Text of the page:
WPP Group Plc. CEO Sir Martin Sorrell’s views on what will drive the world of advertising and marketing services are closely followed in global ad world.
Every year, Sir Martin, who, as head of WPP, manages more than 100 group companies and 100,000 employees across the world’s most comprehensive marketing communications group, lays out his vision, mixing research, news, views and analysis in his own inimitable writing style, to provide a road map not just for his team, but also for the industry.
Sensing change: Sir Martin Sorrell, chief executive officer, WPP Group Plc
And, this year was no different, as he gave seven reasons why advertising services will continue to become increasingly relevant.
According to Sir Martin, these are: 1. Globalization or Americanization 2. The eclipse of regional management? 3. Too much stuff, not enough brainpower 4. Web 2.0—more powerful than 1.0 5. Internal alignment drives success 6. Continuing retail concentration 7. Corporate responsibility: a no-brainer?
Coming off WPP’s best year in terms of results with billings, revenues and profit setting records, Sir Martin predicts that 2008 will be a “good year” for global advertising services though America’s economic woes and western Europe’s stagnation remain two principal concerns.
Sir Martin agreed to let Mint publish his views on China and India, titled What We Think, part of a broader look at globalization or Americanization. Edited excerpts:
What has been going on may well not be the globalization of world markets, but their Americanization. Not in the sense that upsets the French or the Germans and results in the banning of Americanisms from French commercial language—an objection to the cultural imperialism of Coke, the Golden Arches or Mickey Mouse. More in the sense of the power and leadership of the US. In most industries, including our own, the US still accounts for almost half of the world market. And given the prominence of US-based multinationals, you could argue that almost two-thirds of the advertising and marketing services market is controlled or influenced from there. If you want to build a worldwide brand, you have to establish a big presence in the world’s largest market—the US.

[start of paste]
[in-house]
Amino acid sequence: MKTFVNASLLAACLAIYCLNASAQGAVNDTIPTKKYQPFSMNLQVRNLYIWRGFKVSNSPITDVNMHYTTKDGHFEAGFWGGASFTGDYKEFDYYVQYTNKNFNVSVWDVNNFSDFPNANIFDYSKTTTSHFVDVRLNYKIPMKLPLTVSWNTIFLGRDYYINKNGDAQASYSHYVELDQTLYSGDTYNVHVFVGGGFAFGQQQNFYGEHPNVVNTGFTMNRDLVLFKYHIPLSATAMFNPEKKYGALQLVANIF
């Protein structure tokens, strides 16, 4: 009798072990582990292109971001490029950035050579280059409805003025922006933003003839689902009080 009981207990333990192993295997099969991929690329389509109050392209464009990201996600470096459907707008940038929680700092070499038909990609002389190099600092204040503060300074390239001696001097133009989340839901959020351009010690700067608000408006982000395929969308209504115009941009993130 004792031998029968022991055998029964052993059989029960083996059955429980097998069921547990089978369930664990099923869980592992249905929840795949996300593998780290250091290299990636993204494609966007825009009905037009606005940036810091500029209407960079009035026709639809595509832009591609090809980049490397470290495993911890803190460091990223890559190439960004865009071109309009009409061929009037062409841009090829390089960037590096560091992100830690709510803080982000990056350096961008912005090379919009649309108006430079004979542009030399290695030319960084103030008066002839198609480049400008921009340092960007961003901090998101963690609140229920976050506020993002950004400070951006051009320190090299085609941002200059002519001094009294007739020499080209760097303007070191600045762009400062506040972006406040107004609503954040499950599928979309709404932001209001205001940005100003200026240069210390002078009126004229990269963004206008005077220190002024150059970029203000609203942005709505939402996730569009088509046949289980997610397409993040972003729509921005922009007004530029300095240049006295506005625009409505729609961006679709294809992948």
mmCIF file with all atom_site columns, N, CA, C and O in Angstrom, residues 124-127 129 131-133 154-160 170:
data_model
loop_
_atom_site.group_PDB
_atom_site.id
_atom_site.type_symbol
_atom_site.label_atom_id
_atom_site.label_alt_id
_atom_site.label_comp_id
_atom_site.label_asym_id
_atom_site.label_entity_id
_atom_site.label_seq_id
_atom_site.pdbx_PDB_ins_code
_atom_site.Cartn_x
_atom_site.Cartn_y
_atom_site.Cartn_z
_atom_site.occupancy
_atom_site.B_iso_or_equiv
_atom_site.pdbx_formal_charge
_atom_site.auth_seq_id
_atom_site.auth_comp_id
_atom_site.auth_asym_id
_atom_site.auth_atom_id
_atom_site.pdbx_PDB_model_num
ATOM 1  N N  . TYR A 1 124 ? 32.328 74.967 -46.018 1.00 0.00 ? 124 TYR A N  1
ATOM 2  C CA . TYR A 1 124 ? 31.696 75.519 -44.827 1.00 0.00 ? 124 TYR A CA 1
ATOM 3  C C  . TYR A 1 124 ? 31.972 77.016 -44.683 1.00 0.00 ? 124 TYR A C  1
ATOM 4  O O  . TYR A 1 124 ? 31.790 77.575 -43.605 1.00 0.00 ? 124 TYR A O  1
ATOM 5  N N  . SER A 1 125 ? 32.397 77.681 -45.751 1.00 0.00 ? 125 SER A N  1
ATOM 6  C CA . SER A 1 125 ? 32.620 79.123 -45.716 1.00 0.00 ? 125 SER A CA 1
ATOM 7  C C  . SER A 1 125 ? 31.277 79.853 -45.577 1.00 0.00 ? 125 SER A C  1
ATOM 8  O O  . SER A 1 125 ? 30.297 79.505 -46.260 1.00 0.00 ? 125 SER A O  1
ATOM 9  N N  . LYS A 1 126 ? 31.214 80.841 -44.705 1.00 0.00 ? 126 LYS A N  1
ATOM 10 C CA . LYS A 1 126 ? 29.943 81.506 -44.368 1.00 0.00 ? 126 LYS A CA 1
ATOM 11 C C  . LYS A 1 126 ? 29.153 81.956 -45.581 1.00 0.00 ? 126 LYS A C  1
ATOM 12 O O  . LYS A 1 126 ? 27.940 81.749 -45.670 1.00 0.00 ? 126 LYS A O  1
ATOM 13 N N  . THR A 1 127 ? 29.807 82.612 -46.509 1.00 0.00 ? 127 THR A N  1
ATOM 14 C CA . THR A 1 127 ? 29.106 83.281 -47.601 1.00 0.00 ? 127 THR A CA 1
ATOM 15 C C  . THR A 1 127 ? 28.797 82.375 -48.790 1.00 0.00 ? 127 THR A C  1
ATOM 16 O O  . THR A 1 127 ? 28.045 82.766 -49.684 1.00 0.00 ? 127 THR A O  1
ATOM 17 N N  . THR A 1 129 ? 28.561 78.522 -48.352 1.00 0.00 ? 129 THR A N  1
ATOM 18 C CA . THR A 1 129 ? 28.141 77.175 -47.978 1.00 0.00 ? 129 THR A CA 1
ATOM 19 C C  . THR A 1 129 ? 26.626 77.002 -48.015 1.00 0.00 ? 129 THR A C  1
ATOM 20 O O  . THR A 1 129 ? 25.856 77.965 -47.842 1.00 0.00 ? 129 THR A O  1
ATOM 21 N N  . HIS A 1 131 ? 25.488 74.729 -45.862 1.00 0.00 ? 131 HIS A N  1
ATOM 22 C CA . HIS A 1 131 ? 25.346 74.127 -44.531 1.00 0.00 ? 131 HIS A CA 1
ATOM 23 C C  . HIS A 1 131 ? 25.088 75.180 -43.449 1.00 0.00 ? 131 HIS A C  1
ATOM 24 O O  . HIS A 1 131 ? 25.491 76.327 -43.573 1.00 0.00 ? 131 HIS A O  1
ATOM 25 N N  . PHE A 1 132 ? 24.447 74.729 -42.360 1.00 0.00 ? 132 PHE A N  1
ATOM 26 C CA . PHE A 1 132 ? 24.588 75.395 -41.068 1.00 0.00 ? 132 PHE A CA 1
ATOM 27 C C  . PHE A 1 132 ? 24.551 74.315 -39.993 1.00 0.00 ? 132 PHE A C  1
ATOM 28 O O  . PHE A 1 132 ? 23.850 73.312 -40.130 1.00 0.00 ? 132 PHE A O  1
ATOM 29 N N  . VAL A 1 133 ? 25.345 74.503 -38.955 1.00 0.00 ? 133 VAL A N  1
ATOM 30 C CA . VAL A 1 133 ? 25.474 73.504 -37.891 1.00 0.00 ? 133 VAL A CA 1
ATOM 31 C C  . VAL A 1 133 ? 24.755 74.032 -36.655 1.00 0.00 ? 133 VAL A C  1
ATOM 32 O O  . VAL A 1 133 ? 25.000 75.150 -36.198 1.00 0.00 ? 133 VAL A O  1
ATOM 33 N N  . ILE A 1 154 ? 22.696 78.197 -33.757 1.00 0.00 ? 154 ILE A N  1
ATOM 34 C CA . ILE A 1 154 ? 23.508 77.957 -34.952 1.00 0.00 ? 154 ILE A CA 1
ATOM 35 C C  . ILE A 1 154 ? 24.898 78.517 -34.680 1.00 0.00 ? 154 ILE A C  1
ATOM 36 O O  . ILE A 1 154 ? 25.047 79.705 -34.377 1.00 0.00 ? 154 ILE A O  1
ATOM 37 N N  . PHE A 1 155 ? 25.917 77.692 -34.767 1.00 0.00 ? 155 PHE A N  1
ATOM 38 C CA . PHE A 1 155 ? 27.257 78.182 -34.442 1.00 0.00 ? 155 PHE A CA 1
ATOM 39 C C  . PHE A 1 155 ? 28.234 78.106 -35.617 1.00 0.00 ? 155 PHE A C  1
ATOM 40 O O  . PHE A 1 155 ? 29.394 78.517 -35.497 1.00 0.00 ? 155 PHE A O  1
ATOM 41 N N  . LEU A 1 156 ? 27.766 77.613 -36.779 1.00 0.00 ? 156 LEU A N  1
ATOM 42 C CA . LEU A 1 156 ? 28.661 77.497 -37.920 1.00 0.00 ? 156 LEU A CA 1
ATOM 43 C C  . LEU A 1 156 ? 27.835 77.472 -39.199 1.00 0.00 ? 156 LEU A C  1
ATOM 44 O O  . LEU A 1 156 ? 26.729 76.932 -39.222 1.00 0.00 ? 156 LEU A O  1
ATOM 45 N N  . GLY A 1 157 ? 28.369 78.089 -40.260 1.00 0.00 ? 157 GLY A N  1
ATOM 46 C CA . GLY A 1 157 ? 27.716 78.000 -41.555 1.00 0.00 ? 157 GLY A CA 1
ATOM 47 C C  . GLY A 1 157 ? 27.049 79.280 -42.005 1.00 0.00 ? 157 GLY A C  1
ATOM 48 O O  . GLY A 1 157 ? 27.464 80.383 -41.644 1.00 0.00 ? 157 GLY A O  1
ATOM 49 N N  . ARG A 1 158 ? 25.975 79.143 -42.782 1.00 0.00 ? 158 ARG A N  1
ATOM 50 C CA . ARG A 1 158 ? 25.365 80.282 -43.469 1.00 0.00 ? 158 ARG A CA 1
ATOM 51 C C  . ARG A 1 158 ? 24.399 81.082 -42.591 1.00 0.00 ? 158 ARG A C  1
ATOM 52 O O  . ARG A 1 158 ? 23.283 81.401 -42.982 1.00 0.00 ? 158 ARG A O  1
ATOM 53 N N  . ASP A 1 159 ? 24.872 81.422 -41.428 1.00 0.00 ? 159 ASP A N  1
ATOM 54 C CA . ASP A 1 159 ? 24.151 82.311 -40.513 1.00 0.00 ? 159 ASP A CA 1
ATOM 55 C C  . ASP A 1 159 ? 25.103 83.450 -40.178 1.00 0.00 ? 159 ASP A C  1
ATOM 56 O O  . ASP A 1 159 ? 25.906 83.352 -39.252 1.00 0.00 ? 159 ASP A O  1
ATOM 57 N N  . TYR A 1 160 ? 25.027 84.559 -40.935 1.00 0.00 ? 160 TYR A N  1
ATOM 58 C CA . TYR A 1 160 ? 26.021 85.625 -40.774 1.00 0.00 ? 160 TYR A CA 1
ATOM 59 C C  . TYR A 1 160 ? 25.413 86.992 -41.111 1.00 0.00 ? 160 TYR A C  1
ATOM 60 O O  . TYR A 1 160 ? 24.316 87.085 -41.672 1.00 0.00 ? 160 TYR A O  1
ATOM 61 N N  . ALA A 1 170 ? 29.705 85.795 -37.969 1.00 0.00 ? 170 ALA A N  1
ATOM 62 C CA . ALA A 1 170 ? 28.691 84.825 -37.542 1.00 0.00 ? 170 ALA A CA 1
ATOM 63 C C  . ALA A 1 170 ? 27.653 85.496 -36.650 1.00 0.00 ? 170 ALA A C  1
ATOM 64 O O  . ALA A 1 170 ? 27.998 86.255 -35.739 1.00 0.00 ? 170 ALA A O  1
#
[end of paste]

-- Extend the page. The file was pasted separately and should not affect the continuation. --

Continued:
American strength is based on three factors. First, the size and power of the American market; more than 300 million people in a relatively homogeneous market. Despite the European Union being almost twice the size, it is much more heterogeneous. Second, the power and size of US capital markets. Current difficulties aside, America is still the cheapest place to go to raise debt or equity capital, although more detailed disclosure requirements are discouraging some.
Finally, because of its strength in technology, it is hard to think of many areas where it does not lead. Third-generation mobile phone technology is one, but given the prices European companies paid for the privilege, the distinction is a dubious one.
At times in history, when a country or empire seemed to have total political, social or economic hegemony, things changed and the vacuum was filled by another power. At this point, it seems that China and India will take that role, in the context of the growth of Asia Pacific. In fact, we may now be witnessing a change from Americanization to globalization. In Davos, at the World Economic Forum, over the last few years, the Chinese and Indians exhibited a larger degree of self-reliance and independence, perhaps even overconfidence. Both no longer seem to want to rely on handouts or support. Both economies have reached or are reaching a size and rate of growth that may be self-sustaining and certainly more independent of US influence. While decoupling has not, in our view arrived, there is, probably less coupling. Put another way, when the US sneezes the world does not catch influenza any more, just a cold.
On my most recent trips to Shanghai and Beijing in 2007, it seemed that many Chinese companies with national and overseas ambitions were becoming much more confident and less over awed by the capabilities of Western competition. The listening and learning approach has paid off.